What cultures do you like to write about? And are any of these represented in Claiming T-Mo?

I don’t particularly seek out to write cultures, and I didn’t particularly look to integrate them in Claiming T-Mo. But my artistic formations are invariably influenced by the zones of difference within and between cultures I have experienced, been exposed to or speculated about.

If given the opportunity to do it all over again, would you change anything in the book?

I was very astonished when proofing the final version for Meerkat Press I felt no compulsion to shift anything. This tells me the text renders my vision. It is the story I meant to write.

Can you tell us about your current projects?

A few projects I’m excited about—a cultural novella currently called Inside the Dreaming set in Australia; a graphic collection of speculative flash fiction; a prose poetry collaboration... I also have a collection of speculative fiction, A Pining, out with Meerkat Press in 2020. Black Moon – literary speculative flash fiction by IFWG also in 2020.


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CLAIMING T-MO by Eugen Bacon


GENRE: Science Fiction / Fantasy

BOOK PAGE: https://www.meerkatpress.com/books/claiming_t-mo/

SUMMARY: In this lush interplanetary tale, an immortal priest flouts the conventions of a matriarchal society by choosing a name for his child. The act initiates chaos that splits the boy in two, unleashing a Jekyll-and-Hyde child upon the universe: named T-Mo by his mother and Odysseus by his father. The story unfolds through the eyes of these three distinctive women: Silhouette, Salem and Myra - mother, wife, and daughter. As they struggle to confront their fears and navigate the treacherous paths to love and accept T-Mo/Odysseus and themselves, the darkness in Odysseus urges them to unbearable choices that threaten their very existence.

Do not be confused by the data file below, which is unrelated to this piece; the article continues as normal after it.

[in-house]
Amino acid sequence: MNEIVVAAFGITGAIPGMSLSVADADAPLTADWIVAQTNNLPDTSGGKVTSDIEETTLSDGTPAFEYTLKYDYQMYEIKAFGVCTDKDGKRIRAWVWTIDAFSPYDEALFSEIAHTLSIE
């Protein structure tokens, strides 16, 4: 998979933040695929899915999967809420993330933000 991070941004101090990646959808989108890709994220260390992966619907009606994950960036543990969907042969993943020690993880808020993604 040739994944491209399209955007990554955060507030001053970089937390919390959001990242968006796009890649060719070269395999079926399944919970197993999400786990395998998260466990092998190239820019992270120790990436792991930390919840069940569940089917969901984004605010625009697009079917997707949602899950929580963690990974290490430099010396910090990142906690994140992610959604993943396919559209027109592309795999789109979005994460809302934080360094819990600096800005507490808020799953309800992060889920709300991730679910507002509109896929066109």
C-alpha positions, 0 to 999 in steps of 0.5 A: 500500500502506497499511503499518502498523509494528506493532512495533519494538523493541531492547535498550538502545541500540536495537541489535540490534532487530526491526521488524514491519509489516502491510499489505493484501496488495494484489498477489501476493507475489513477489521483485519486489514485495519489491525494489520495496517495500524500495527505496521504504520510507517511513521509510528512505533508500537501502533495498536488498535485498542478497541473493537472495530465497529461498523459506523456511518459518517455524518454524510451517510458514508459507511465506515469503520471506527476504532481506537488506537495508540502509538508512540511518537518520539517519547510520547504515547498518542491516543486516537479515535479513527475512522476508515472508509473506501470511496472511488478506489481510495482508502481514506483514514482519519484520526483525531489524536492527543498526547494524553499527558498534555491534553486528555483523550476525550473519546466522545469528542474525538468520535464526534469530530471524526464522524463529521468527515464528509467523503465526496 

BUY LINKS: Amazon | Barnes & Noble | Book Depository | Goodreads

ABOUT THE AUTHOR: Eugen Bacon is a computer scientist mentally re-engineered into creative writing. She has published over one hundred short stories and articles, together with anthologies. Her stories have won, been shortlisted and commended in international awards, including the Bridport Prize, L. Ron Hubbard Writers of the Future Contest, Copyright Agency Prize and Fellowship of Australian Writers National Literary Awards. Her creative work has appeared in literary and speculative fiction publications worldwide, including Award Winning Australian Writing, AntipodeanSF, Andromeda, Aurealis, Bards and Sages Quarterly, and New Writing (Routledge). Eugen’s latest books: Writing Speculative Fiction: Creative and Critical Approaches from Macmillan International, May 2019, and her debut novel, Claiming T-Mo, from Meerkat Press, August 2019

AUTHOR LINKS: Website | Twitter | Goodreads



Staff member
She says that she writes to answer incipient questions troubling her mind, or to relieve some form of anxiety where cause may not yet be symbolised. She states, ‘I write because I must do so, exhilarating, detestable or painful though this might be.’ Like Hecq, I write to find. It begins with a question, a niggling, a curiosity.

What a great way to express it!

I enjoyed the interview, thank you both, TK and Eugen!